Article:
According to police, over the weekend, at least 125 people were killed in a soccer stampede in Indonesia. The Southeast Asian country is under increasing pressure to explain what transpired. Violence and hooliganism have always been a part of Indonesian football, particularly in Jakarta, but Saturday’s tragedy in a Java town brought the situation to light. FIFA requests report as Indonesia investigates stampede is news of the day. Read out the complete details about Indonesia soccer stampede down below with us!
Indonesia soccer stampede | FIFA requests report as Indonesia investigates stampede
Indonesia’s top security minister, Mahfud MD, stated that the government will form an independent fact-finding committee to conduct an investigation. He estimated that the probe would take several weeks. On Monday, the Indonesian newspaper Koran Tempo carried a dark front page with the headline “Our Football Tragedy” and a list of the dead. According to Nahar, a ministry official, 17 children were murdered and seven were hospitalized.
The fatal crush happened on Saturday when police used tear gas to disperse losing home fans who ran onto the pitch at the end of the game. Due to security concerns, Persebaya Surabaya fans were denied admission, despite Arema FC’s 3-2 victory. Mahfud said that the stadium was filled on Sunday.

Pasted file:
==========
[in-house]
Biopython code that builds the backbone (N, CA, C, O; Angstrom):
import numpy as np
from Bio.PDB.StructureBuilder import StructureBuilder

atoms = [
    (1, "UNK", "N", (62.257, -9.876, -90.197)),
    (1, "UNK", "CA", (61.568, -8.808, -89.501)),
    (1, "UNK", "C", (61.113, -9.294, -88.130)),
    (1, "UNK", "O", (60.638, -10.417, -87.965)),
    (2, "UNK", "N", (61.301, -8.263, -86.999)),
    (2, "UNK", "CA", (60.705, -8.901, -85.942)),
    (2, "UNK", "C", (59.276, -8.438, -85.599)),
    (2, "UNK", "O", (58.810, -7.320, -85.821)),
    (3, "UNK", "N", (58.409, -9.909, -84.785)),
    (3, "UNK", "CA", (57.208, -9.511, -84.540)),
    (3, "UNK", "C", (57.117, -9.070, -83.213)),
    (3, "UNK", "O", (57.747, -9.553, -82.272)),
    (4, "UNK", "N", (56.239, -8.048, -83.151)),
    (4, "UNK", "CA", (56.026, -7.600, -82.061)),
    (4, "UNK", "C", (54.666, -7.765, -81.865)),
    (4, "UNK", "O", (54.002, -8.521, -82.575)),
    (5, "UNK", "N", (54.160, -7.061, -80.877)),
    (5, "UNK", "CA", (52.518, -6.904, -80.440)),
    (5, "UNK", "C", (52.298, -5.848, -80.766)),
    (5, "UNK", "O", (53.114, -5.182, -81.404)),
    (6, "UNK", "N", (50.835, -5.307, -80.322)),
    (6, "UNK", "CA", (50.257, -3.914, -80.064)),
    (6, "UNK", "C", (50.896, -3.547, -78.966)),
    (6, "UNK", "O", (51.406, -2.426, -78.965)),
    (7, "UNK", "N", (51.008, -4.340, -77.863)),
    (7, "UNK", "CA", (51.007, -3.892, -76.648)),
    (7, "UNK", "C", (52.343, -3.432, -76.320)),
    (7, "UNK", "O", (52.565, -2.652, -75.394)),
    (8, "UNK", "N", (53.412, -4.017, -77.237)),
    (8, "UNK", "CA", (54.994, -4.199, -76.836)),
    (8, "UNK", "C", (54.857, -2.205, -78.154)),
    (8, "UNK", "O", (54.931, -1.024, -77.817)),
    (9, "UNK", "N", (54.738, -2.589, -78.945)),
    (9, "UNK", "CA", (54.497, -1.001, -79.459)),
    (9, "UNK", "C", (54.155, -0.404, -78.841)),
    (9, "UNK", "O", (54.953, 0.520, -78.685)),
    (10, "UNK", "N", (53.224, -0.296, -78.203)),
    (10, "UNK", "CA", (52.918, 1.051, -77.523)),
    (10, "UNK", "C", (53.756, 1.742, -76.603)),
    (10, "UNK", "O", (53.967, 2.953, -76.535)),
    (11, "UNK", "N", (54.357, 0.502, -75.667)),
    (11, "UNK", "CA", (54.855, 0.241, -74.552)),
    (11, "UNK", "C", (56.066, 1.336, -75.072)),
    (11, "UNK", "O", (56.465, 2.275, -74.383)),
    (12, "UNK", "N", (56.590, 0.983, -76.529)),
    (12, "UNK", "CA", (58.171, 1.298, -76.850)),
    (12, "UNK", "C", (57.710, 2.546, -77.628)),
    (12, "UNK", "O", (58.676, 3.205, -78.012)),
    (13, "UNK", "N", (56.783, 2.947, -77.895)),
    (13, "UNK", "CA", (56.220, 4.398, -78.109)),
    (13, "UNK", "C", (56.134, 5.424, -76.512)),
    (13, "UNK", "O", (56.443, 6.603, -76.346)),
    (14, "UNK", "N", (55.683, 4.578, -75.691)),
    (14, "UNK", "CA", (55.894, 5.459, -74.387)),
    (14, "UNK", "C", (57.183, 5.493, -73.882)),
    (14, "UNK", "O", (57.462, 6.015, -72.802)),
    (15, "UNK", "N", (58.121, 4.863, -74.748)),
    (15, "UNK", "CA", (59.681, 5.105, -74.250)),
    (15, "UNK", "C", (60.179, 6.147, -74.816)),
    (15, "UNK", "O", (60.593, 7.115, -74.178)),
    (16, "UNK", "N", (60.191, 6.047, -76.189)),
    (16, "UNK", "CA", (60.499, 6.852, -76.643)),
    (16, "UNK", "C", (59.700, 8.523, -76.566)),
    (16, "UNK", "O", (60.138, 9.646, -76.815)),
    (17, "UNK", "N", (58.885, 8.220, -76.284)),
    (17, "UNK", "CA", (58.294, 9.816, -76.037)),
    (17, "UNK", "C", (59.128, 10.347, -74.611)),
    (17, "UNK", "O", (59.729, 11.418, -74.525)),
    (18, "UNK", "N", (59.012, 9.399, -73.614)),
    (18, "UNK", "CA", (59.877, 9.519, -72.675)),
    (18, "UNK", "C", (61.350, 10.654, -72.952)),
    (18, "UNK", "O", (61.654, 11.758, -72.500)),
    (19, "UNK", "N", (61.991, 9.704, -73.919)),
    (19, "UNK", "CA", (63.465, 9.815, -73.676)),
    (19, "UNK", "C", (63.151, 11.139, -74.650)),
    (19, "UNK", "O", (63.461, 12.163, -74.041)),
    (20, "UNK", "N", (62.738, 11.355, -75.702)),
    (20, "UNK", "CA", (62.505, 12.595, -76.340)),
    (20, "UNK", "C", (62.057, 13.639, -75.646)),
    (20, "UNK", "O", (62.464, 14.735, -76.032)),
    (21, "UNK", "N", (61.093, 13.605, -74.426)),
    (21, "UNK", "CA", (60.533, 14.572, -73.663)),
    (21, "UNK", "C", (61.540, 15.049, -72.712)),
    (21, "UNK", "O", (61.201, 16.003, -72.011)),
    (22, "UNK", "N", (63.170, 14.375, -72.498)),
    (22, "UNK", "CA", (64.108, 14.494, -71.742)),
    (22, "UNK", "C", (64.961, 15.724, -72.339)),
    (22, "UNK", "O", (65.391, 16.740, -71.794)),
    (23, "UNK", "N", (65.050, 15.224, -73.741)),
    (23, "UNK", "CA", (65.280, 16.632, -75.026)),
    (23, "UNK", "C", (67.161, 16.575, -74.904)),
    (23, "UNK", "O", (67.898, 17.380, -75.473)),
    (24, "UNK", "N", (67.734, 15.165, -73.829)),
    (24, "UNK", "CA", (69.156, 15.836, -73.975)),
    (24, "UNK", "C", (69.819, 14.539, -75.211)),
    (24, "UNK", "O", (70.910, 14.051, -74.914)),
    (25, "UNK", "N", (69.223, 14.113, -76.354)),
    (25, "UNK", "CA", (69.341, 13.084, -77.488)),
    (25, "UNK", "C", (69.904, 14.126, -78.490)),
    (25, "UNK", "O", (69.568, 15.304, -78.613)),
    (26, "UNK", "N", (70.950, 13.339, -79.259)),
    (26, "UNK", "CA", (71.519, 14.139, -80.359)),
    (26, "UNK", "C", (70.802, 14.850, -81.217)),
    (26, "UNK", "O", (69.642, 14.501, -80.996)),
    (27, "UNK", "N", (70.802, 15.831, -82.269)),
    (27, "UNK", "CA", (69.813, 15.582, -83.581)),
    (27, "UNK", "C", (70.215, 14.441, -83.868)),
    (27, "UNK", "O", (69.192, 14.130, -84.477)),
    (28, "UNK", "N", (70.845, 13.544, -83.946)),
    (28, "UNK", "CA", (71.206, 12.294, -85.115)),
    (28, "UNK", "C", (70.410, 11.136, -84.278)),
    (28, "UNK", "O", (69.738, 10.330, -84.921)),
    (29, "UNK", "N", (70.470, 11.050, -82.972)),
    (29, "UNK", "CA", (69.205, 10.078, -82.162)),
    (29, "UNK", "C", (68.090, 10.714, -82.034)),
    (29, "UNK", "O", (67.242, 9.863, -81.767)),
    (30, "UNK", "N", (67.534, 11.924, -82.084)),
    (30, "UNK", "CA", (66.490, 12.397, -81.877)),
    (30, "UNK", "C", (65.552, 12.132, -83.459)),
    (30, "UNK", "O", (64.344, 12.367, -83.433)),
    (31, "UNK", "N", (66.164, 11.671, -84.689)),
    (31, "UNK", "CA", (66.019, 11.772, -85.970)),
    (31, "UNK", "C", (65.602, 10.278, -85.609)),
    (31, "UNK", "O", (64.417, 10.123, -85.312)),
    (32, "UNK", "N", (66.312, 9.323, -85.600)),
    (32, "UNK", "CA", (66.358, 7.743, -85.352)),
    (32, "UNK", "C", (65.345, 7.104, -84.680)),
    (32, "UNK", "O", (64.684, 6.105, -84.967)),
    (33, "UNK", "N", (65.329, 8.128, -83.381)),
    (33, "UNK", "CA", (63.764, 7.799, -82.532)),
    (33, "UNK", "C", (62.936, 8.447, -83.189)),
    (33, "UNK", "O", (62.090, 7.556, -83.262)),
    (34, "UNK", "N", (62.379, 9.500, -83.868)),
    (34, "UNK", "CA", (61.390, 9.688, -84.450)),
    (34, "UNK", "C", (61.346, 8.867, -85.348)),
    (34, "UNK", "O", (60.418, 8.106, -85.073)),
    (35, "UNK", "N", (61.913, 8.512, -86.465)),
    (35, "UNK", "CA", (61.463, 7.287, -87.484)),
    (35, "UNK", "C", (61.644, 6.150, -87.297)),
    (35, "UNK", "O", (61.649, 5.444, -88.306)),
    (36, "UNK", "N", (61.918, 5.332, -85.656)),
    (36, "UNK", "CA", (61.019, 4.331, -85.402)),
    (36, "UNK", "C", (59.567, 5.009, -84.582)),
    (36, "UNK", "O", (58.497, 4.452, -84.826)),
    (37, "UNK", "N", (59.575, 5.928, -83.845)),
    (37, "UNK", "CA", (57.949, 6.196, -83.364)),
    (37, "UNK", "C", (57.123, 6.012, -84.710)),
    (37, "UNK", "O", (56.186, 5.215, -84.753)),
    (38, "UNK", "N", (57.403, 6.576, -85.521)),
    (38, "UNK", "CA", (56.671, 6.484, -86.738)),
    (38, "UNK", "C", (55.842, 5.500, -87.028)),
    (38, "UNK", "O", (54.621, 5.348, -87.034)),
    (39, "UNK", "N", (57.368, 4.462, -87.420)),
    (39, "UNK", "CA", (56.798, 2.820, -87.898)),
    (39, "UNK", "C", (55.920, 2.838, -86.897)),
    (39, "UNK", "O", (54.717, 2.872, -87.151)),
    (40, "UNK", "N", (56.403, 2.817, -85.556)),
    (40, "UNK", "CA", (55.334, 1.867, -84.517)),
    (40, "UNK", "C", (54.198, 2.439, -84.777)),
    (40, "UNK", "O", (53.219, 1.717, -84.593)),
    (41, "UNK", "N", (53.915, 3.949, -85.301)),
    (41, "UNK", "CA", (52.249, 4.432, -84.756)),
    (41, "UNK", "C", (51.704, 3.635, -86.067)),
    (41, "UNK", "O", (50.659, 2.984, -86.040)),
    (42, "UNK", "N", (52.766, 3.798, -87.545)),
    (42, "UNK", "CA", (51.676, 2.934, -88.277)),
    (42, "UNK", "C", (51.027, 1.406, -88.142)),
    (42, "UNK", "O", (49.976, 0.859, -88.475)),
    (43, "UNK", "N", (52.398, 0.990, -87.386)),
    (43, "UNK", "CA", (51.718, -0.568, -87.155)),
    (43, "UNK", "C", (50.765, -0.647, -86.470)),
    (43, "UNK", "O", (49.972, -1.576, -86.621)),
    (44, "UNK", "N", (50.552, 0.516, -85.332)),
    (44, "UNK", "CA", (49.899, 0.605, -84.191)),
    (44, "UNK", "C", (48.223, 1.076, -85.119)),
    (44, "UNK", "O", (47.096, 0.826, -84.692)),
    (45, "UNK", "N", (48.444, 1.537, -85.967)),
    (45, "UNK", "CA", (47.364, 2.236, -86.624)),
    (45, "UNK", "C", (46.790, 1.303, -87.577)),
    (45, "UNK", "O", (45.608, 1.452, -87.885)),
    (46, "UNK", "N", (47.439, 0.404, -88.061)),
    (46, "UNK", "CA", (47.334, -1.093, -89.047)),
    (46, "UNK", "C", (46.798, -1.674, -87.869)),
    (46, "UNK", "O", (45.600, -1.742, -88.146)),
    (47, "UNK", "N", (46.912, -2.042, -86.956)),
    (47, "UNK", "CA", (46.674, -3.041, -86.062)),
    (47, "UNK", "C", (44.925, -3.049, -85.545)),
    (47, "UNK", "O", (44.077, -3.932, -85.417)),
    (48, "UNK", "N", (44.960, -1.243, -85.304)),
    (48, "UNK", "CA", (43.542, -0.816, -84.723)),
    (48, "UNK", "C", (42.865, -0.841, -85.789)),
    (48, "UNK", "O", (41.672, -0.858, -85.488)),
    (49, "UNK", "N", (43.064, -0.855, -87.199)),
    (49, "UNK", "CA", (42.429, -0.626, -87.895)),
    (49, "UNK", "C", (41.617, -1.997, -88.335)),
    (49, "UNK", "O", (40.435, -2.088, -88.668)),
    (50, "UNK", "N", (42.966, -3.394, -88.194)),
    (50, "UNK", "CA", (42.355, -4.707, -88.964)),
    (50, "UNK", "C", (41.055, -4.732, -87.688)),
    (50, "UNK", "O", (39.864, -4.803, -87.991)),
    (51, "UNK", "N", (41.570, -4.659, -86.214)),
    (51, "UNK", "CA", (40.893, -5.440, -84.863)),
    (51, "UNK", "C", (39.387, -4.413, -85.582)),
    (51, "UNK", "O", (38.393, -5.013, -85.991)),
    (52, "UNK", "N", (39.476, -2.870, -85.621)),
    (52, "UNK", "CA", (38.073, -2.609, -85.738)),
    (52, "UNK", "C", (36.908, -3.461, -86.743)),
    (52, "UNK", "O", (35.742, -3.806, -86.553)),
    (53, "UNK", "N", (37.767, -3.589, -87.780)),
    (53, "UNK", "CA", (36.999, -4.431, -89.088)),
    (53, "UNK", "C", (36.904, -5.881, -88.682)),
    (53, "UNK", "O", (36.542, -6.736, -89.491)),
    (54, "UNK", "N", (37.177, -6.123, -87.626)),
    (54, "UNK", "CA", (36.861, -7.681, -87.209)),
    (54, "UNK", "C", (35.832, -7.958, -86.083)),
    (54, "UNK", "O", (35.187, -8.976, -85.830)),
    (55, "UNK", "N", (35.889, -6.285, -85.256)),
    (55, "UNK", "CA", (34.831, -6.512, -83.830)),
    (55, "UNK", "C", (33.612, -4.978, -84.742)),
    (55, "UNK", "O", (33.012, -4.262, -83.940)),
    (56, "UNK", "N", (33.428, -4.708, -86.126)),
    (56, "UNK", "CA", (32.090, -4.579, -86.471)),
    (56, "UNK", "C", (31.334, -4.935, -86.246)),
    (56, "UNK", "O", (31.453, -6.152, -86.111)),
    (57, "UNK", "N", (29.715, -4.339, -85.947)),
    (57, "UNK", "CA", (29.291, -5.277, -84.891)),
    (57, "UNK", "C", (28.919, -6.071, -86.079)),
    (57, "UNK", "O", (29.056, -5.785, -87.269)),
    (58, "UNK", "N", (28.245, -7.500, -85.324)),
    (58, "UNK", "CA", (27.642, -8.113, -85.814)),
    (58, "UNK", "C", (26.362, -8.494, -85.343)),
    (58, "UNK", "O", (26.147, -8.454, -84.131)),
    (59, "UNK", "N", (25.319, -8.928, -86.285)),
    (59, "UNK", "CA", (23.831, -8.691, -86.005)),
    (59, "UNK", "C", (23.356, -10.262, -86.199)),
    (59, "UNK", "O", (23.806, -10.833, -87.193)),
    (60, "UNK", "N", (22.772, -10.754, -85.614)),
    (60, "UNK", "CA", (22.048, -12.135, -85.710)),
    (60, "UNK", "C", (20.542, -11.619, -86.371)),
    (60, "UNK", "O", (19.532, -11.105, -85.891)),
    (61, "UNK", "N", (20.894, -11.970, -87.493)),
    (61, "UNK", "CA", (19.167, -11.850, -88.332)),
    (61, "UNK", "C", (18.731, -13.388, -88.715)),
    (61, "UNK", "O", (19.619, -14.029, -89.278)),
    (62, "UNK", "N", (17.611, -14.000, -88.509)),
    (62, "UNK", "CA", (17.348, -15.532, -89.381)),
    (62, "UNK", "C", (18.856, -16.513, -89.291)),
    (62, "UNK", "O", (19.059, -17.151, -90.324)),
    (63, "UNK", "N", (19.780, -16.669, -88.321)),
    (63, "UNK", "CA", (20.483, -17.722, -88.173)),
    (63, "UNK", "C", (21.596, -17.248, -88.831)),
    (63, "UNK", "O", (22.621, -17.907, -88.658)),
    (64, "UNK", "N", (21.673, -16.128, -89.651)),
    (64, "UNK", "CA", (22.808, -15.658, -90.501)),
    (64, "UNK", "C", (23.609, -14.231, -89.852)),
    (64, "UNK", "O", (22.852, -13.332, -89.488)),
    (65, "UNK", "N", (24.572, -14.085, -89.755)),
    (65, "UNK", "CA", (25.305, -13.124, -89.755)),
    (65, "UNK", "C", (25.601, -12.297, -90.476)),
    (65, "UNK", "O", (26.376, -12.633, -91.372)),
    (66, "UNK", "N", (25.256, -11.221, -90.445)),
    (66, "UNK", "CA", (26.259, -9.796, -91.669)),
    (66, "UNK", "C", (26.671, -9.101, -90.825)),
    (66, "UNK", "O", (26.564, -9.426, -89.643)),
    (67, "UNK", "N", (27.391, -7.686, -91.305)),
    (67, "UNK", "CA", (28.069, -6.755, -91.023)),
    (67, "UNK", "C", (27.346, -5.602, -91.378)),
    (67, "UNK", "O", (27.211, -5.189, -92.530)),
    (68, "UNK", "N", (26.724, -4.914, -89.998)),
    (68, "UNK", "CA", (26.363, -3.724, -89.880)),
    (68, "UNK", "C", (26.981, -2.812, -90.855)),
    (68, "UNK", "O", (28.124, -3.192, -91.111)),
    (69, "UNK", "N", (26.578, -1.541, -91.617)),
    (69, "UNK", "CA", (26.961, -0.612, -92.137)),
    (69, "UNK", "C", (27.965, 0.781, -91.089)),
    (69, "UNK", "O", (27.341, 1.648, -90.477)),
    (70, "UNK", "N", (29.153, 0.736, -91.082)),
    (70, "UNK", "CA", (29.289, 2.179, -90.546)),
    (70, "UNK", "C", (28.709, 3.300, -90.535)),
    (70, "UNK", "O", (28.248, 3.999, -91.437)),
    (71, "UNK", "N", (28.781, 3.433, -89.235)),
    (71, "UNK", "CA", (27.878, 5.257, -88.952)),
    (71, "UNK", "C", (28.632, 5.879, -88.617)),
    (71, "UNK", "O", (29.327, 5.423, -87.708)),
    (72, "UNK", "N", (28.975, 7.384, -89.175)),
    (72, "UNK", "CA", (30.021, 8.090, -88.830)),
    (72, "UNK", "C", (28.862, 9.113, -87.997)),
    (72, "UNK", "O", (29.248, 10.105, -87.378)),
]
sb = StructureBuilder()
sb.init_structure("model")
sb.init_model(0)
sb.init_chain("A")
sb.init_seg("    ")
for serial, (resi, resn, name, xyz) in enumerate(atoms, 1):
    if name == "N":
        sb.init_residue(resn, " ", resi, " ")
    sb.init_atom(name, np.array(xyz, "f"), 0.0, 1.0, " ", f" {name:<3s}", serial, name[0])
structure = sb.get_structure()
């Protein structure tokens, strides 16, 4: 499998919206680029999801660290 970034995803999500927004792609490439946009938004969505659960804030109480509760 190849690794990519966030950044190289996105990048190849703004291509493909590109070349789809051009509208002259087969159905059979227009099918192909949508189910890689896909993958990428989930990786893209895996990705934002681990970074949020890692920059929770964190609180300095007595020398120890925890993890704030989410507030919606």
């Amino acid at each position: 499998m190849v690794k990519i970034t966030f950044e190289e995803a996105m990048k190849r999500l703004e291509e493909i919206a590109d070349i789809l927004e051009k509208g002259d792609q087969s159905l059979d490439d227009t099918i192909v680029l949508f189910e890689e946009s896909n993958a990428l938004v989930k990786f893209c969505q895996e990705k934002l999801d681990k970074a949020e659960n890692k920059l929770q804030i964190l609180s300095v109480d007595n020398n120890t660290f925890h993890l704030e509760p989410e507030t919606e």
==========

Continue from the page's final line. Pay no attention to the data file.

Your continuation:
He said that 42,000 tickets were sold for a stadium with a capacity of 38,000 people. FIFA, the world soccer governing body, has asked Indonesian football officials to provide a report on the event. Guns and “crowd control gas” are prohibited at matches.
On Monday, Arema FC president Gilang Widya Pramana apologized to stampede victims and accepted full responsibility. In a Sunday address, Pope Francis prayed for the dead and injured. Malang is being examined in connection with one of the world’s deadliest stadium disasters.
“My family and I didn’t think it would turn out like this,” said Endah Wahyuni, the elder sister of two boys, Ahmad Cahyo, 15, and Muhammad Farel, 14.
“They loved soccer but never watched Arema live at Kanjuruhan stadium. This was their first time,” she added at her brothers’ funeral on Sunday, referring to the home side they backed.
“All those responsible should be held accountable for this disaster, regardless of their status or position,” Phil Robertson, deputy Asia director of New York-based Human Rights Watch, said on Monday.